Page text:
Kyle Stephens had spent more than a year preparing to face the disgraced doctor who sexually assaulted her as a child


Kyle Stephens, a victim of former Team USA doctor Larry Nassar, gives her victim impact statement during a sentencing hearing in Lansing, Michigan, January 16, 2018. Victims of sexual abuse by Nassar delivered gut-wrenching emotional testimony at the court hearing which could see him sentenced to prison for life. Nassar has been accused of molesting […]

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By the time she stepped up to the microphone at Larry Nassar's sentencing, Kyle Stephens had spent more than a year preparing to face the disgraced doctor who sexually assaulted her as a child.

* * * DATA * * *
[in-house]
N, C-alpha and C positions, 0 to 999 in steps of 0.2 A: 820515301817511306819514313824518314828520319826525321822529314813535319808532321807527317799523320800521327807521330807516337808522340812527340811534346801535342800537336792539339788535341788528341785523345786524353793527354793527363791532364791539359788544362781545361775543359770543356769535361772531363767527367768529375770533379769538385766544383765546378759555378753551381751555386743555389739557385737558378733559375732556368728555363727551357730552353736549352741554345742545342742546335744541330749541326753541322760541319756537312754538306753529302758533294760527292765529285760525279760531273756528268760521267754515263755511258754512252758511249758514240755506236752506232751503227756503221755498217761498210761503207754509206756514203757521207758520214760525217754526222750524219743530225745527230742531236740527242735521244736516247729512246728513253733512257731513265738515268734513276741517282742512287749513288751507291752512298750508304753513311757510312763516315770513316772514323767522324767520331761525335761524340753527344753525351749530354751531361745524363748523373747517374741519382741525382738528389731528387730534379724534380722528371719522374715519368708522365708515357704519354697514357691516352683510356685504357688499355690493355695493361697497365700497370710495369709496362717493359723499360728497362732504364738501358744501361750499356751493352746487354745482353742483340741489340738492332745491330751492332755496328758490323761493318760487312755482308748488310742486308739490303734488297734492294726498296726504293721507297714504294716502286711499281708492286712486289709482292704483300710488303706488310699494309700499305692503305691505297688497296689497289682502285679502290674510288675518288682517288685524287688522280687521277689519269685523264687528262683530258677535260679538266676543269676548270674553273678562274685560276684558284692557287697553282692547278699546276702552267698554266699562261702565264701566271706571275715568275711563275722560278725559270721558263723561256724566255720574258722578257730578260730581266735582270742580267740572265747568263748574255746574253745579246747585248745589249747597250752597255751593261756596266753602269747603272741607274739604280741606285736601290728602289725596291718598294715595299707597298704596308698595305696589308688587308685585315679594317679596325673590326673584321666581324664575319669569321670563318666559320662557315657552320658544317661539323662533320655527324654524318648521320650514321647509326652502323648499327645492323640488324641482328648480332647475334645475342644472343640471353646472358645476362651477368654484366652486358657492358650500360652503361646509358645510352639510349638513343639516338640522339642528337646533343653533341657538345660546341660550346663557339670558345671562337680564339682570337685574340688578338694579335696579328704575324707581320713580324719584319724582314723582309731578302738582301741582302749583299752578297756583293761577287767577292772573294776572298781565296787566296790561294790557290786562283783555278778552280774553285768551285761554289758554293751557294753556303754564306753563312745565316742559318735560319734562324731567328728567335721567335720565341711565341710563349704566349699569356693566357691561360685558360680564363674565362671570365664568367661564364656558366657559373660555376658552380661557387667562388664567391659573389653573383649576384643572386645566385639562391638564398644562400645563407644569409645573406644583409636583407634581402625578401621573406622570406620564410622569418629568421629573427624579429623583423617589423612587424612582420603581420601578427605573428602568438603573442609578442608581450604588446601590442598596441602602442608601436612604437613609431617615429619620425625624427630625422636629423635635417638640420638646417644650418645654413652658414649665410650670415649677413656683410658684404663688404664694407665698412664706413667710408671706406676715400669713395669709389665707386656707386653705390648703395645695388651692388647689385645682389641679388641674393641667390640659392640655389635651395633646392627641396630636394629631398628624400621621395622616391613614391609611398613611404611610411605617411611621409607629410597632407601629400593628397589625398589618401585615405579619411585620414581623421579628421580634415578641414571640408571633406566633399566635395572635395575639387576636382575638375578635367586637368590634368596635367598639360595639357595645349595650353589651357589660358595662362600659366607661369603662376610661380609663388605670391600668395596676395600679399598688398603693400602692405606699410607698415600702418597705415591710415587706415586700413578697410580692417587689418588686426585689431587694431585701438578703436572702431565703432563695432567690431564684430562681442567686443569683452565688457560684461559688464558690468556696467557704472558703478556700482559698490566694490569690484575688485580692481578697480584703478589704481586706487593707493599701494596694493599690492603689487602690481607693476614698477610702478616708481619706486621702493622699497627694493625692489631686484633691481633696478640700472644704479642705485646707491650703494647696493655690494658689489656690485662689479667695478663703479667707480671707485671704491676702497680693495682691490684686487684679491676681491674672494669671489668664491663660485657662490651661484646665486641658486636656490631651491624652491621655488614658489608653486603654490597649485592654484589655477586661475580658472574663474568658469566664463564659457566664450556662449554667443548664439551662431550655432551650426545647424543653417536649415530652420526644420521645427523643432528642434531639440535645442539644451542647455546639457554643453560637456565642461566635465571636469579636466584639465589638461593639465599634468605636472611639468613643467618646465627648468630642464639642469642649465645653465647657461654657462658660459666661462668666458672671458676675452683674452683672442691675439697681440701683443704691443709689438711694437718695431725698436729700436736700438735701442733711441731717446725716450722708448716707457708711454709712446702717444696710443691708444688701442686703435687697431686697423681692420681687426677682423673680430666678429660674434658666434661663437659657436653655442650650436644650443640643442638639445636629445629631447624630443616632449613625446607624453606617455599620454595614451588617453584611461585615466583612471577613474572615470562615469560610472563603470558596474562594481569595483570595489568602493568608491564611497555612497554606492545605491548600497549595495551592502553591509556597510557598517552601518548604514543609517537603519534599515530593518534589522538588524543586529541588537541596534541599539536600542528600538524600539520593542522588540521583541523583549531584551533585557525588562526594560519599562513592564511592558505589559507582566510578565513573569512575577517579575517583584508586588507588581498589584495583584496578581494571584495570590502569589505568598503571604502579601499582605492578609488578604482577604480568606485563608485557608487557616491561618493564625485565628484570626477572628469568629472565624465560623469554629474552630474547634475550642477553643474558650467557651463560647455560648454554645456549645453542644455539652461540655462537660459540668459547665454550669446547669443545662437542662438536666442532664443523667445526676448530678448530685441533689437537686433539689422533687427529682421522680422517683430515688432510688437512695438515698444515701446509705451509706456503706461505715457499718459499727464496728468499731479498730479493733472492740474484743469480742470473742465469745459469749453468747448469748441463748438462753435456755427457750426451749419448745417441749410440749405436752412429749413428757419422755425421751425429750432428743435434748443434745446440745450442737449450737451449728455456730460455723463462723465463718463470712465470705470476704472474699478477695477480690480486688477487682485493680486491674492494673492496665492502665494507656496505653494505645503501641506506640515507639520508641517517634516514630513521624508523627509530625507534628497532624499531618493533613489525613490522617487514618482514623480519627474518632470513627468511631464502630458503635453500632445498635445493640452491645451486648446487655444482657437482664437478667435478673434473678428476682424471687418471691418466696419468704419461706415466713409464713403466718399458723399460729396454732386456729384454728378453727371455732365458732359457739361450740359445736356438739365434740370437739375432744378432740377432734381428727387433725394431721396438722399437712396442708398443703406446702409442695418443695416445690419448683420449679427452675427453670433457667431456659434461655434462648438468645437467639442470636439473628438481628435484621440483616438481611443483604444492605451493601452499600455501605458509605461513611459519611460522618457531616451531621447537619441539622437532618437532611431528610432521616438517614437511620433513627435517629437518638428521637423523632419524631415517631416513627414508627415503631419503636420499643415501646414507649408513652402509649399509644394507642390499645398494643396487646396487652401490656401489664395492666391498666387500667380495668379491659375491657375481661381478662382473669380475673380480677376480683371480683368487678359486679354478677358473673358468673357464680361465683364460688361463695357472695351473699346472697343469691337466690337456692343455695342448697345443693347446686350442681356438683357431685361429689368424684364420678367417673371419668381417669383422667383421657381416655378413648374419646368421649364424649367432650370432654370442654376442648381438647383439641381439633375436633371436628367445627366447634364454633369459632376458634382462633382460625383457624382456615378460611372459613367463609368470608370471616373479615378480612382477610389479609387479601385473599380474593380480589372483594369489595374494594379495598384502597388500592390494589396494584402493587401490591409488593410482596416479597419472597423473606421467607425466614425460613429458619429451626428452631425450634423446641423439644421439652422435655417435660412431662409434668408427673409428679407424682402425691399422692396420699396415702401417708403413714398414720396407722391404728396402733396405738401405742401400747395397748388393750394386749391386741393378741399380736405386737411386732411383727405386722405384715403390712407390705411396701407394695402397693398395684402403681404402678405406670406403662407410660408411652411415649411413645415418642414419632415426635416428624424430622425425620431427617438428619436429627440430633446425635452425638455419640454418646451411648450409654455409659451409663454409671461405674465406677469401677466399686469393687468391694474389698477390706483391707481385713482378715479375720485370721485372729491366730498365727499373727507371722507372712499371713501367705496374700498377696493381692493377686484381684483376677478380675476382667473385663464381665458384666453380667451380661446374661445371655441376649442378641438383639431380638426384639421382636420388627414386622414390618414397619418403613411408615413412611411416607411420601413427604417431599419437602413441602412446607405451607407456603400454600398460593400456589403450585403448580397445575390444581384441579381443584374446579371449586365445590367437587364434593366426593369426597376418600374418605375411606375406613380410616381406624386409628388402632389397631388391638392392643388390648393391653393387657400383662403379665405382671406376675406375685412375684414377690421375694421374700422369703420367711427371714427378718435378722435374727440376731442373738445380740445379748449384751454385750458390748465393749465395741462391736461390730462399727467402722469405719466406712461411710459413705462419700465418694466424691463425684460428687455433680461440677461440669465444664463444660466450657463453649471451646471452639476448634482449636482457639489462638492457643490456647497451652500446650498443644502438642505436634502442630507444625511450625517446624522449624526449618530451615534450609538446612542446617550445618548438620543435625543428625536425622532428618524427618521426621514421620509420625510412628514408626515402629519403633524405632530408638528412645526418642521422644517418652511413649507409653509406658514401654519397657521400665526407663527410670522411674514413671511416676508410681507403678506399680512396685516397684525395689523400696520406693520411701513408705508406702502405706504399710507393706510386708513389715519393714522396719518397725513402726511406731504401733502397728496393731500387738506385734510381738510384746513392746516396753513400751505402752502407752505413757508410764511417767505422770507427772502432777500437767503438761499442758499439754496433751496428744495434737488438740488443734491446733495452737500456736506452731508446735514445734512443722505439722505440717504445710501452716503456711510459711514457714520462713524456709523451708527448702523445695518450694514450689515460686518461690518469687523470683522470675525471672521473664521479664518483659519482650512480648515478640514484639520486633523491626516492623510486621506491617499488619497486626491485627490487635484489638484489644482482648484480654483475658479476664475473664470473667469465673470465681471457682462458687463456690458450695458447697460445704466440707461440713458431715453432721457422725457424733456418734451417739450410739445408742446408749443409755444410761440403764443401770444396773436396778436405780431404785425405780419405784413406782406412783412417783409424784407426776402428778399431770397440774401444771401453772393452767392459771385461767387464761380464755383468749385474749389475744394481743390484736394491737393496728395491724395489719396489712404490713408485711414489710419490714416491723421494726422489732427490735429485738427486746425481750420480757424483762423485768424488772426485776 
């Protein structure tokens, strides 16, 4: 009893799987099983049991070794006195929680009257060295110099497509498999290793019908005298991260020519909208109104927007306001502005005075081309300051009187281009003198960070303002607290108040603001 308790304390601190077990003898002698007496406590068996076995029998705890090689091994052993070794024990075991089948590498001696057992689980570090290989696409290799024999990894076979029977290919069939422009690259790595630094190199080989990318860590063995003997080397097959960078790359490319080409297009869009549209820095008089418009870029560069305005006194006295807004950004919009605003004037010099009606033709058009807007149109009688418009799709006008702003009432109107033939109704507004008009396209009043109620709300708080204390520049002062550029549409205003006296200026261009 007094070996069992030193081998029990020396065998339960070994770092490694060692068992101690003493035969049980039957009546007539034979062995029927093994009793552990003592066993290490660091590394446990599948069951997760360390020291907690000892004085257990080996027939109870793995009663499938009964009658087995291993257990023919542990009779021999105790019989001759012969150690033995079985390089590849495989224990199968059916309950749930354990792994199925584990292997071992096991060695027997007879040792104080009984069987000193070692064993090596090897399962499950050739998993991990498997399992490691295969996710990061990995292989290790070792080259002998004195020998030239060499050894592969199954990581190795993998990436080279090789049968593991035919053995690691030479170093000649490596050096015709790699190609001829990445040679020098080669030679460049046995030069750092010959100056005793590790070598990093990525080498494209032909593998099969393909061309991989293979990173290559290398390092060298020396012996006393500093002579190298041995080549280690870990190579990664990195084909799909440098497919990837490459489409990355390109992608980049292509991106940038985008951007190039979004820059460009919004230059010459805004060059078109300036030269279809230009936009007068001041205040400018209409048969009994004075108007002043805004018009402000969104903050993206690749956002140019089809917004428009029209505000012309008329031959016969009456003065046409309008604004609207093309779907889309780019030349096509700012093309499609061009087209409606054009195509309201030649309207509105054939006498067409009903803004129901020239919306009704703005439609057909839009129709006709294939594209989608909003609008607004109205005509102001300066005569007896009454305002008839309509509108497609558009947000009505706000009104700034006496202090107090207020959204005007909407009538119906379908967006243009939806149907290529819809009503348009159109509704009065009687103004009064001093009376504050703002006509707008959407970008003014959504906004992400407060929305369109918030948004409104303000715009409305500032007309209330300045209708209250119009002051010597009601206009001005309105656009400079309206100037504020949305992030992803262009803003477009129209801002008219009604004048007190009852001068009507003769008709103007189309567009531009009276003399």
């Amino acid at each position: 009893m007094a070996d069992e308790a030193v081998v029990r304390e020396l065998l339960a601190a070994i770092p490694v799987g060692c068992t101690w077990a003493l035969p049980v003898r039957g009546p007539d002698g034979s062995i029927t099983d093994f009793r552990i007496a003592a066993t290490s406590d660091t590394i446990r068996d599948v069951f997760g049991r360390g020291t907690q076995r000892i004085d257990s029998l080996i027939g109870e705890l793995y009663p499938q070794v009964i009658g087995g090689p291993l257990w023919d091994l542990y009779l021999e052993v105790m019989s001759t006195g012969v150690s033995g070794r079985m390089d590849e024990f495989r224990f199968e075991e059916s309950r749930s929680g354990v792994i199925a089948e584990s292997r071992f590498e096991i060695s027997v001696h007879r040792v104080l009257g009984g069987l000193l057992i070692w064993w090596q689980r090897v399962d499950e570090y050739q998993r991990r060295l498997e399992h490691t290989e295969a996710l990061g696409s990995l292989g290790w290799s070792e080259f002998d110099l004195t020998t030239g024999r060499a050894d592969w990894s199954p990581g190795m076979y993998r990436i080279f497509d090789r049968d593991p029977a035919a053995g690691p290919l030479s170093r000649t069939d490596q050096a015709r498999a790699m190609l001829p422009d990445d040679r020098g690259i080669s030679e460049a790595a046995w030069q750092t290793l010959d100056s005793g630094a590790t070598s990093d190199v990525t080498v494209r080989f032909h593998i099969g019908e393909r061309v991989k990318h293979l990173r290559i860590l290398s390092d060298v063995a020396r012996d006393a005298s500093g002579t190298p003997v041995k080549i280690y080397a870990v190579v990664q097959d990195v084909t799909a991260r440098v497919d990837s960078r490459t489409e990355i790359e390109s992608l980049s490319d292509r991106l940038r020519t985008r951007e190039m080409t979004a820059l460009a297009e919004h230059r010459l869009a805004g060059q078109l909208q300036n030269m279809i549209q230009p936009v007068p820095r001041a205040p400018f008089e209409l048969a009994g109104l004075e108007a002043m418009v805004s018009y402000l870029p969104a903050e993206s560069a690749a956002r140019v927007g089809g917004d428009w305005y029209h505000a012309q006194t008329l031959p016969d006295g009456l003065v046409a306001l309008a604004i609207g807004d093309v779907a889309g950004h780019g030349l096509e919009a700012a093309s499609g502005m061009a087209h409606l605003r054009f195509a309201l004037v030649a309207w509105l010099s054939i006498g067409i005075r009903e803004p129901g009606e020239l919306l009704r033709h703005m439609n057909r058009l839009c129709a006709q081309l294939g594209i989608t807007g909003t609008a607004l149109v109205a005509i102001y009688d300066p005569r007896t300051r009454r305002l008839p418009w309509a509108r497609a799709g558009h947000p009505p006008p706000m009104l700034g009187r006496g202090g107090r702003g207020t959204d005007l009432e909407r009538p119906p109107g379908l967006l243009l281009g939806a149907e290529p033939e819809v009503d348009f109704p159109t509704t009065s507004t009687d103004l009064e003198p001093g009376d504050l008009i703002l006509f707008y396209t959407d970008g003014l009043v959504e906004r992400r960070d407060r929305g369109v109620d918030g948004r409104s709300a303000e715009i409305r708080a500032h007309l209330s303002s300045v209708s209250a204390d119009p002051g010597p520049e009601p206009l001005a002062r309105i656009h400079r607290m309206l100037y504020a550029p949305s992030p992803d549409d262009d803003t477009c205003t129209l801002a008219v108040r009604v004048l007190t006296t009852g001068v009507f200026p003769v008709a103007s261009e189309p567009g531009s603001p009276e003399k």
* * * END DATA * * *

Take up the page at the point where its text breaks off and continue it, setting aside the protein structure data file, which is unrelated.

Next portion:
She collected memories, thoughts, and pithy one-liners in a file on her computer labeled "impact statement." Then, the night before she was set to deliver her statement, one of her most piercing lines came to her.

It was around 12:30 in the morning and she had reached the end of a paragraph. But it felt unfinished, she said. She thought about the impression she wanted to leave, not only on Nassar and the judge, but on everyone else listening.

"Little girls don't stay little forever. They grow into strong women that return to destroy your world."

A victim impact statement is essentially a vehicle for victims and survivors to tell a judge how a crime has affected them. But, some of the women at Nassar's hearing said, it can be much more than that. It can be therapeutic, even cathartic.

We asked Stephens and fellow survivor Rachael Denhollander what it was like for them to write their statements. They shared their process and offered advice for anyone who finds themselves in a similar position.

Organize your thoughts